Fans of the dormant Teenage Mutant Ninja Turtle film franchise rushed theaters this weekend to make the movie number one at the box office.
The studio behind the film already is promising a sequel, but that isn’t the only fallout from the robust ticket sales.
California pet stores are preparing to be inundated with requests for turtles, with or without ninja powers.
Bay Area animal shelters are bracing for what they fear may be an ill-advised rush to acquire pet turtles and tortoises after the box office success of the new Teenage Mutant Ninja Turtles movie.
“Owning a pet takes planning, equipment, food and commitment. Sadly, many people do little research before acquiring a pet and don’t understand and commit to the responsibilities of lifetime ownership,” East Bay SPCA President Allison Lindquist said.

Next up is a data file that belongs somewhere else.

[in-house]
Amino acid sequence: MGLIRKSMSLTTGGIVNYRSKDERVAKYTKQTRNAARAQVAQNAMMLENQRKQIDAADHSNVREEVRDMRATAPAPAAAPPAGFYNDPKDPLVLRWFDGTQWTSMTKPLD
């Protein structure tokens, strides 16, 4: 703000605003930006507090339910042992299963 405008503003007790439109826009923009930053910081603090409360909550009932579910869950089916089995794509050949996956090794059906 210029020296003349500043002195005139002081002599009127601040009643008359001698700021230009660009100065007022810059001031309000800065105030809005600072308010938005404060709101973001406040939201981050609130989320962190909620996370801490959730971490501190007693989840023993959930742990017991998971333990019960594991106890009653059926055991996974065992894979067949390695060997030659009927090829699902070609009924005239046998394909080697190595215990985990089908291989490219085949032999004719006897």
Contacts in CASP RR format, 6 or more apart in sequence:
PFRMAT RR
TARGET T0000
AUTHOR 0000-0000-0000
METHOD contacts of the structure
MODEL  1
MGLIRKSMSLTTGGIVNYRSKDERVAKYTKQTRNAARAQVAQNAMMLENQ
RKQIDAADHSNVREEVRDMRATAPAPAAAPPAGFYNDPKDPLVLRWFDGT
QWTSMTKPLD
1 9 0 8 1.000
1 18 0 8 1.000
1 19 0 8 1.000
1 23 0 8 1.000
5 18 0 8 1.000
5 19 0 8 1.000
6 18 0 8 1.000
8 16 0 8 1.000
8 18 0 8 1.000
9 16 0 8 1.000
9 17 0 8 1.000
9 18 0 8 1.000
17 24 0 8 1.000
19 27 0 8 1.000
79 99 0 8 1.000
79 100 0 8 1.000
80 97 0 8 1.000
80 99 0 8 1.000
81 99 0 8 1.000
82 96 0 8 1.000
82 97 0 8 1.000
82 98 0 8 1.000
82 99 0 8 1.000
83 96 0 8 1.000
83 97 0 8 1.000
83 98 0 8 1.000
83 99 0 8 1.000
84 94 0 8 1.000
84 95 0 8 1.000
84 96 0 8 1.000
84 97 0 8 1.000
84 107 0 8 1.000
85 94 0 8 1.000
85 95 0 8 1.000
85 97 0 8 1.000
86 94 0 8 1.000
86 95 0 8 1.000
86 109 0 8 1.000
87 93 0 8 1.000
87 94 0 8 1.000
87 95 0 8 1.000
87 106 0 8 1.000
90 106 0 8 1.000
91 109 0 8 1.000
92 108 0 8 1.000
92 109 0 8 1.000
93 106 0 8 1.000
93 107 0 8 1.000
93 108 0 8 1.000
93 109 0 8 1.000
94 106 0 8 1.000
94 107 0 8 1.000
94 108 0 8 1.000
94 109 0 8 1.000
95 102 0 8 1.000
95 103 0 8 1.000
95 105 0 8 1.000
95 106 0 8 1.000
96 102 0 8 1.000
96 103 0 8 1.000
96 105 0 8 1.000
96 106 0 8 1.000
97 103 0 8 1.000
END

The East Bay SPCA says turtles need a specific diet and habitat in order to thrive, elements not spelled out in the new action-packed adventure. The creatures also can live for decades, meaning the adoption process can be a long-term commitment.
Adopting a pet turtle to one’s home could be more than a pet disaster. It might bring a health risk into your home.
In addition, the public is advised to be aware that some turtle and tortoise owners illegally sell the animals and may sell animals with compromised health or turtles carrying salmonella or other bacteria.